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Leo Strauss on Political Philosophy

Responding to the Challenge of Positivism and Historicism

Edited by Catherine H. Zuckert

Leo Strauss on Political Philosophy

Responding to the Challenge of Positivism and Historicism

Edited by Catherine H. Zuckert
Leo Strauss is known primarily for reviving classical political philosophy through careful analyses of works by ancient thinkers. As with his published writings, Strauss’s seminars devoted to specific philosophers were notoriously dense, accessible only to graduate students and scholars with a good command of the subject. In 1965, however, Strauss offered an introductory course on political philosophy at the University of Chicago. Using a conversational style, he sought to make political philosophy, as well as his own ideas and methods, understandable to those with little background on the subject.
Leo Strauss on Political Philosophy brings together the lectures that comprise Strauss’s “Introduction to Political Philosophy.” Strauss begins by emphasizing the importance of political philosophy in determining the common good of society and critically examining the two most powerful contemporary challenges to the possibility of using political theory to learn about and develop the best political order: positivism and historicism. In seeking the common good, classical political philosophers like Plato and Aristotle did not distinguish between political philosophy and political science. Today, however, political philosophy must contend with the contemporary belief that it is impossible to know what the good society really is. Strauss emphasizes the need to study the history of political philosophy to see whether the changes in the understanding of nature and conceptions of justice that gradually led people to believe that it is not possible to determine what the best political society is are either necessary or valid. In doing so, he ranges across the entire history of political philosophy, providing a valuable, thematically coherent foundation, including explications of many canonical thinkers, such as Auguste Comte and Immanuel Kant, about whom Strauss did not write extensively in his published writings.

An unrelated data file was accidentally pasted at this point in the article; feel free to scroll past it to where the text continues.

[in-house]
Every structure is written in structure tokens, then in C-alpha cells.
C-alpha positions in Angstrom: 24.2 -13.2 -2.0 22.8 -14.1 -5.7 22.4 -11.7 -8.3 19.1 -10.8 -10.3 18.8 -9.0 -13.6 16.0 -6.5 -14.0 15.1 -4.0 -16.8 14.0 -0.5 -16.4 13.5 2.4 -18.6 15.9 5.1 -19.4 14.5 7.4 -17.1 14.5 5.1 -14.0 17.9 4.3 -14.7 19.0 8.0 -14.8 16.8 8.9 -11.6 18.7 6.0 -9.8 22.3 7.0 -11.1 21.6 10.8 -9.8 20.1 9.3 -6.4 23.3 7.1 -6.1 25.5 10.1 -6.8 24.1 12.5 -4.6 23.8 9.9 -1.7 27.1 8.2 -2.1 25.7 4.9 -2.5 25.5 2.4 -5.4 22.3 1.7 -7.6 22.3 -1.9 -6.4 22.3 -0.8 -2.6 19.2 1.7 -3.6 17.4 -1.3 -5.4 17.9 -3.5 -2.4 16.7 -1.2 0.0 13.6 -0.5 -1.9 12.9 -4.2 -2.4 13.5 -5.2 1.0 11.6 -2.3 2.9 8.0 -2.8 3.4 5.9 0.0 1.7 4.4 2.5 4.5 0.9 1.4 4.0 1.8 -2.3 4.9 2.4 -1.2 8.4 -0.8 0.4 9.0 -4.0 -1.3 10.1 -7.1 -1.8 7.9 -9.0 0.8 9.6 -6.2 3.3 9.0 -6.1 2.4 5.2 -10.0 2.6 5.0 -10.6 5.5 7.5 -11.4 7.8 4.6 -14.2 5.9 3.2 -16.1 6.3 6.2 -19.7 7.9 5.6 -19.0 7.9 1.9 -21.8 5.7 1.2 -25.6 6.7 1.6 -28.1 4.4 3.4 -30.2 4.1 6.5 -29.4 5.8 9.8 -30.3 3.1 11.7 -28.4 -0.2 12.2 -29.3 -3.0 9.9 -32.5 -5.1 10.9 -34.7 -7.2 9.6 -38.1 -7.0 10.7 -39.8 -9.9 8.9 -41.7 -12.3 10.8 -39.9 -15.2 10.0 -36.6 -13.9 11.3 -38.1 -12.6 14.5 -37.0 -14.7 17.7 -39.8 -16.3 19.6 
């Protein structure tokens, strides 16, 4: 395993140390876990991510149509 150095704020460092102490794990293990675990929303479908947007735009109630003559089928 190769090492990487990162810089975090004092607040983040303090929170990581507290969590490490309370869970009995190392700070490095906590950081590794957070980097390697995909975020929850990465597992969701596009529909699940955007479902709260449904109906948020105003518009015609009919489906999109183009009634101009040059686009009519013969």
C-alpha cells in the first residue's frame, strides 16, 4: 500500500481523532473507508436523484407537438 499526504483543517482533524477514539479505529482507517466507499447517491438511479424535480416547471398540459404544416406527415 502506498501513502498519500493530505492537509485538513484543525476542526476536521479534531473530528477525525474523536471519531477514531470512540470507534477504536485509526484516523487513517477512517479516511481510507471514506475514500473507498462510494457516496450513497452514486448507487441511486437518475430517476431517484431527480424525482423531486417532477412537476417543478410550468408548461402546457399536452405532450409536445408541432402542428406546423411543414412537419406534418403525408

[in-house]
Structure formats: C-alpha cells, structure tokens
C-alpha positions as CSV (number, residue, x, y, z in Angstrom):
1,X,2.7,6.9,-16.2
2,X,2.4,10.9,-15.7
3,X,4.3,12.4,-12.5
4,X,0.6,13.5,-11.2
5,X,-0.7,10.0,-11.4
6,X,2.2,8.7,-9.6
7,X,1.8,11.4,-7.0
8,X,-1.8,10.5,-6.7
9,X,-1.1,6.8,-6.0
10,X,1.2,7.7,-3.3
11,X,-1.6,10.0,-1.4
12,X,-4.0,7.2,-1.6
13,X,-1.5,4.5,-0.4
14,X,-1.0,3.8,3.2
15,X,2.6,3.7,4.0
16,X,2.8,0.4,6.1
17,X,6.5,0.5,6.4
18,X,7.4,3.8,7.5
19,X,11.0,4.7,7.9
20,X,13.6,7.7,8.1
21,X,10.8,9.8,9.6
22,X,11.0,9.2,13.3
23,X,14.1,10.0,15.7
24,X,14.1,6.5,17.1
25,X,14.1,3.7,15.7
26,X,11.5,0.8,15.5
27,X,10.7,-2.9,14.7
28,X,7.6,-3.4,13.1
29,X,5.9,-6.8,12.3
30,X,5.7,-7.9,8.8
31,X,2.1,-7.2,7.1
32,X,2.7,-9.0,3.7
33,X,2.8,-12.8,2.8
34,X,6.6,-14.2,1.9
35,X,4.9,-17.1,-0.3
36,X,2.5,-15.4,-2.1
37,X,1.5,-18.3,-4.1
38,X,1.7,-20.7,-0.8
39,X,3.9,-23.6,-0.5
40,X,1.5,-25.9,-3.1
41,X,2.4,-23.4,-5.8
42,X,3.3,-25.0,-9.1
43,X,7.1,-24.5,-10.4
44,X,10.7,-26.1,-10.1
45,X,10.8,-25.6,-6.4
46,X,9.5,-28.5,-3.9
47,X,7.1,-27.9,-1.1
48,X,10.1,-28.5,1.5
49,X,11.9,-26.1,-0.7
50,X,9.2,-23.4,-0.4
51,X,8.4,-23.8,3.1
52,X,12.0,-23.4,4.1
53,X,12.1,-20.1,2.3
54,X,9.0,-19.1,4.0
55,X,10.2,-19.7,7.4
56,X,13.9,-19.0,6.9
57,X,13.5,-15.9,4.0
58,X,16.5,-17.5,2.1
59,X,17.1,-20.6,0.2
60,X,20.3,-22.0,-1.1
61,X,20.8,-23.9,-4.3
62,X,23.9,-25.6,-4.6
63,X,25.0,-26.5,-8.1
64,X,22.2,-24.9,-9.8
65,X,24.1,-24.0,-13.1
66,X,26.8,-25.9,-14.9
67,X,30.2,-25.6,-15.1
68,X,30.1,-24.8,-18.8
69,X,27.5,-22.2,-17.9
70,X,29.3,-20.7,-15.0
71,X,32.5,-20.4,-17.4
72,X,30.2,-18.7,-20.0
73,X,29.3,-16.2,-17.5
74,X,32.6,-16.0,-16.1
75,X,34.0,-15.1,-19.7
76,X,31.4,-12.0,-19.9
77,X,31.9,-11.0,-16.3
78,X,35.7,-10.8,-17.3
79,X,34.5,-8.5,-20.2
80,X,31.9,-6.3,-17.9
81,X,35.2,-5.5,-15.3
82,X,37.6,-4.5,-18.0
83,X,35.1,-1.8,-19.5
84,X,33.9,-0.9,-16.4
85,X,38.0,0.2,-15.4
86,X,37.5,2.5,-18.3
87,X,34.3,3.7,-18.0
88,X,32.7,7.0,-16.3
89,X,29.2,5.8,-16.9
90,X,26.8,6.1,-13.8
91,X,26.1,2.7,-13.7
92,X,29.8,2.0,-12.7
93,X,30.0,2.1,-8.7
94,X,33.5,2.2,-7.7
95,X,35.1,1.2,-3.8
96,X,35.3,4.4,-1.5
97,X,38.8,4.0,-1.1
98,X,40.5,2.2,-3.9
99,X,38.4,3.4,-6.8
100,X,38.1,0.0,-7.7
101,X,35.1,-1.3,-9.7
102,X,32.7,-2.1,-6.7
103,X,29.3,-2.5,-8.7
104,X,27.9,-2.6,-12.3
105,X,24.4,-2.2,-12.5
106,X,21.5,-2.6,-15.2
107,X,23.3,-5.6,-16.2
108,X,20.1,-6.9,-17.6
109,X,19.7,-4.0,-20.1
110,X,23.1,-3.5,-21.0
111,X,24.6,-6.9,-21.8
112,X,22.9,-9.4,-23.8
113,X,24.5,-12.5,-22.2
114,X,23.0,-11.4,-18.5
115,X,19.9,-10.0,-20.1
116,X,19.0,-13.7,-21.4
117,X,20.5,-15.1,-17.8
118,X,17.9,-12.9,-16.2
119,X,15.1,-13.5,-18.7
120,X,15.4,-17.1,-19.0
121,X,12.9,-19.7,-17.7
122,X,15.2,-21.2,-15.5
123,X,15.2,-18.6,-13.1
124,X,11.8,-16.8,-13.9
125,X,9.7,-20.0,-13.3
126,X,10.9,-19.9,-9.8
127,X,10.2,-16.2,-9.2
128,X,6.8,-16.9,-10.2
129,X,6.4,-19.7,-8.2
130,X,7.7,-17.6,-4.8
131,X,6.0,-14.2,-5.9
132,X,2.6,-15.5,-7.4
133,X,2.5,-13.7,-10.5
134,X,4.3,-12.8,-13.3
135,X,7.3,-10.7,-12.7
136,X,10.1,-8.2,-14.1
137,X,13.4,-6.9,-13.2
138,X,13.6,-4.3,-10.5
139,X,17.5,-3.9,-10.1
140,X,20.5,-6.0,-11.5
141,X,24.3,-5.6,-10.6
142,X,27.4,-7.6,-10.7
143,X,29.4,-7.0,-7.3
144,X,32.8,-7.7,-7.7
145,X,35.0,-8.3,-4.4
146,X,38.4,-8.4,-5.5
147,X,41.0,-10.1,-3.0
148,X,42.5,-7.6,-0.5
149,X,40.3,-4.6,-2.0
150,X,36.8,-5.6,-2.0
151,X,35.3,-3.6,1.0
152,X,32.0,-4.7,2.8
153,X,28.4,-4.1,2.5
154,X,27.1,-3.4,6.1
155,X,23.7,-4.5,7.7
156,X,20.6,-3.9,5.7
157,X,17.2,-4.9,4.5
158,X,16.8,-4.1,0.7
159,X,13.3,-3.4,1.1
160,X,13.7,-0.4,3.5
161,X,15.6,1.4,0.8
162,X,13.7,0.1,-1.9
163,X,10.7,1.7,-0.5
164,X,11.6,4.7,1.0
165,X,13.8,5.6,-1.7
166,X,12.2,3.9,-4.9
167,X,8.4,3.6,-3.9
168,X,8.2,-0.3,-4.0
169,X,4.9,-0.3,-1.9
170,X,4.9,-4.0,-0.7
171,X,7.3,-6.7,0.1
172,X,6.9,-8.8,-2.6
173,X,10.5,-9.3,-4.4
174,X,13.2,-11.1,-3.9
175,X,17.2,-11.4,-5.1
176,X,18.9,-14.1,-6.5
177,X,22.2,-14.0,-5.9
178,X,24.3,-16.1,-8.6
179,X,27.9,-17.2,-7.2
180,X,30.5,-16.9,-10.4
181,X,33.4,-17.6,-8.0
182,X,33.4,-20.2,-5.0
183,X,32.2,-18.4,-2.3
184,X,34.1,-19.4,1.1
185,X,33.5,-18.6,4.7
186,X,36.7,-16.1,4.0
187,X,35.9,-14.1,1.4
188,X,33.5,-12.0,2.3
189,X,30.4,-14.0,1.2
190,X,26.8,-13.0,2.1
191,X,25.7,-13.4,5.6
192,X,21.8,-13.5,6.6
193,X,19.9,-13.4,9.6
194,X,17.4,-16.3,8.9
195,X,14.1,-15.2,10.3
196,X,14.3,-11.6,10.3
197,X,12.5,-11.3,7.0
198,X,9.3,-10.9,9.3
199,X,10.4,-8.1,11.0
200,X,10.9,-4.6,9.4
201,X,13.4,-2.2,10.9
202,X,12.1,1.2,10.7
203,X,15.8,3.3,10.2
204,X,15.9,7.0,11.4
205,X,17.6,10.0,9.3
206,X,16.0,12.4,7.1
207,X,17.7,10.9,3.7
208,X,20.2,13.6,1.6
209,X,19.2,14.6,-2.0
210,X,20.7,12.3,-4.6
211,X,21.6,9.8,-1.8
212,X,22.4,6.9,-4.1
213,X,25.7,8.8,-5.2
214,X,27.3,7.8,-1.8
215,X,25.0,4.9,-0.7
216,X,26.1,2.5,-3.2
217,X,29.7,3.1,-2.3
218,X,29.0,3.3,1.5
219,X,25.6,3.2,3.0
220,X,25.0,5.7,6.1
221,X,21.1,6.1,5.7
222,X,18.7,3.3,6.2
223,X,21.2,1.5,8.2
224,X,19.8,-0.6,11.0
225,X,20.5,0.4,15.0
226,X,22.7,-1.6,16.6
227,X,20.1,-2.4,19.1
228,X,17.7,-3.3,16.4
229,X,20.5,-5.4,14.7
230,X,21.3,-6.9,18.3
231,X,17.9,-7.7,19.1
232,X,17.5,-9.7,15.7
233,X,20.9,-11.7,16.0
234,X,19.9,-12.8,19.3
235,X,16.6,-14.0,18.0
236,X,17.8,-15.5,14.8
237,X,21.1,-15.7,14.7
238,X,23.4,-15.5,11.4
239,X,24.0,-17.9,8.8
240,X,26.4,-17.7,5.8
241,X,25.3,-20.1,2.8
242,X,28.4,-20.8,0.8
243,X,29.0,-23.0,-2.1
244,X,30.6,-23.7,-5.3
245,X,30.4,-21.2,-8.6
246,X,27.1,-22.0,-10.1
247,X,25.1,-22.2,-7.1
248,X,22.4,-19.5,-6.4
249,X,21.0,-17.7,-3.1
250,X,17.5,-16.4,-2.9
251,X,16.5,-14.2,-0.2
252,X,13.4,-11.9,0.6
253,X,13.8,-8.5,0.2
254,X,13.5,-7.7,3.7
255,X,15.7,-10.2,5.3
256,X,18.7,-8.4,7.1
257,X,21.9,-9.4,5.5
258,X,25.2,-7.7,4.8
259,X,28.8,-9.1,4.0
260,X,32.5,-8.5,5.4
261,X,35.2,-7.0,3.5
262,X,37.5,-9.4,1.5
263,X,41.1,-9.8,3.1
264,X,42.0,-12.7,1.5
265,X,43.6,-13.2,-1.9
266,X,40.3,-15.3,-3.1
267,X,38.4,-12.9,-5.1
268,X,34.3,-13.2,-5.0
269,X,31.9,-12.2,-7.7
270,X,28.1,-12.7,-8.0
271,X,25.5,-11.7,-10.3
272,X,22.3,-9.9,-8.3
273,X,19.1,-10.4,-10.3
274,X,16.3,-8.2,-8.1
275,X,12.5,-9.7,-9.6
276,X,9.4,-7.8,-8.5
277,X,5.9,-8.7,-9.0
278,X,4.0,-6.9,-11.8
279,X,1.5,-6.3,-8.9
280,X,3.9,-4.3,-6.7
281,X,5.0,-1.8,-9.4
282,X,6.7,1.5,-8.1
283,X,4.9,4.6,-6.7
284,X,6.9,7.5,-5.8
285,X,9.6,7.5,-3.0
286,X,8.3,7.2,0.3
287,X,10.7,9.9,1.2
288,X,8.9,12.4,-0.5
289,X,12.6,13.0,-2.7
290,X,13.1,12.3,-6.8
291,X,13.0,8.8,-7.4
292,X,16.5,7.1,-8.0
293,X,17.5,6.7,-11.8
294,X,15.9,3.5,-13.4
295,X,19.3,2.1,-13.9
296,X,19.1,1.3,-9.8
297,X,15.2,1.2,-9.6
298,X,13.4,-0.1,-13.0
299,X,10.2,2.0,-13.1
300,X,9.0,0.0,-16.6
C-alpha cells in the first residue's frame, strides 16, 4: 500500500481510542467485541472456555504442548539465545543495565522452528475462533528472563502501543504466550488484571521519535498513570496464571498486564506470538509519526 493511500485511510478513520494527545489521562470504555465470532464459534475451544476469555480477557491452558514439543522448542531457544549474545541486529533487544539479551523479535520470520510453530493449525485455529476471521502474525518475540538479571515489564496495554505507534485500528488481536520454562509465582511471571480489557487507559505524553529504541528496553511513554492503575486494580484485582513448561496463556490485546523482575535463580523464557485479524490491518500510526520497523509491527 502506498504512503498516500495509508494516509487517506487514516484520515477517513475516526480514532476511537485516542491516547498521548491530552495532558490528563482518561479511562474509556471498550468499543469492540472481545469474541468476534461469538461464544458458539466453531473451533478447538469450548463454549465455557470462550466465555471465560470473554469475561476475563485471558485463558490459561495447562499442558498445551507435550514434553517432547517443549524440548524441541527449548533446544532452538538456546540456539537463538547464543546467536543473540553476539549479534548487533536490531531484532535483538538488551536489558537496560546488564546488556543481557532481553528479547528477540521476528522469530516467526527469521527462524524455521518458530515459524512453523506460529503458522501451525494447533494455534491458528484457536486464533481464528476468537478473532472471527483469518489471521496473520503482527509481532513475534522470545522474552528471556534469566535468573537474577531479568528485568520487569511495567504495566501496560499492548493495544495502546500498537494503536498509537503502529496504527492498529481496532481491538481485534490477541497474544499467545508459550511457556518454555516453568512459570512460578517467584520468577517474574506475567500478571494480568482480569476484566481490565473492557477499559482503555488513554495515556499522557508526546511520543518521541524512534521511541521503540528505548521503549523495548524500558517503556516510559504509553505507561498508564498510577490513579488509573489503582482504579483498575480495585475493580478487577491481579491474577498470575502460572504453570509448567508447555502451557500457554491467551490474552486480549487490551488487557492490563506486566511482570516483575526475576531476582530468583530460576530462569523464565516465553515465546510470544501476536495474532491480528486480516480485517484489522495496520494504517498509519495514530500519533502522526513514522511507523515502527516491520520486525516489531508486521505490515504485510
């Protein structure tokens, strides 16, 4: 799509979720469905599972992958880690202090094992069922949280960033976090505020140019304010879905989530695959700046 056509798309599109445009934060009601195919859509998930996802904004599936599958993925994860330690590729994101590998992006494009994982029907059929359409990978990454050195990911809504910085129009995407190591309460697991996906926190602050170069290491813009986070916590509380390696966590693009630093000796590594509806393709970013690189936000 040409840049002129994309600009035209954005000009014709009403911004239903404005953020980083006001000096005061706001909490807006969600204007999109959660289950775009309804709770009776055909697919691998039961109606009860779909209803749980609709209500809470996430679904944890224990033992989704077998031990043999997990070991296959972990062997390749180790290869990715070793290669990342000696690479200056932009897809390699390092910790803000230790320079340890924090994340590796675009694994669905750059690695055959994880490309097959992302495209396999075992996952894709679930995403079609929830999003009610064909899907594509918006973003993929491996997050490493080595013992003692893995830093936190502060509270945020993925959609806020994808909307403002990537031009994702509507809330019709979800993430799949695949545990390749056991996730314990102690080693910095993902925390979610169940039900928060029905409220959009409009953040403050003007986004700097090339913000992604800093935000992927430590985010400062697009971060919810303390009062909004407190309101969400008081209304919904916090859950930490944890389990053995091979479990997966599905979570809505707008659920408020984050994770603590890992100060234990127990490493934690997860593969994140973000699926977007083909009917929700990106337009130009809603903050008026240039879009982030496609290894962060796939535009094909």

272 pages | 6 x 9 | © 2018

The Leo Strauss Transcript Series

Philosophy: Political Philosophy

Political Science: Political and Social Theory


"Essential. Upper-division undergraduates through faculty."


Table of Contents

Note on the Leo Strauss Transcript Project
Editor’s Introduction: Strauss’s Introduction to Political Philosophy
Editorial Headnote

Part One: The Obstacles to the Study of Political Philosophy Today

A.        Positivism
Chapter 1: Comte as the Founder of Positivism: The Three Stages of the History of Mankind
Chapter 2: Comte’s Positive Political Philosophy
Chapter 3: Positivism after Comte: Simmel
Chapter 4: Value-Free Social Science: Weber
Chapter 5: Strauss’s Responses to Contemporary Defenses of the Fact-Value Distinction

B.        Historicism
Chapter 6: Historicism as the More Serious Challenge to Political Philosophy
Chapter 7: R. G. Collingwood as an Example

Part Two: Why Studying the History of Political Philosophy Is Necessary Today
Chapter 8: On the Difference between the Ancients and the Moderns

Part Three: The Origins of Political Philosophy
Chapter 9: Physis and Nomos


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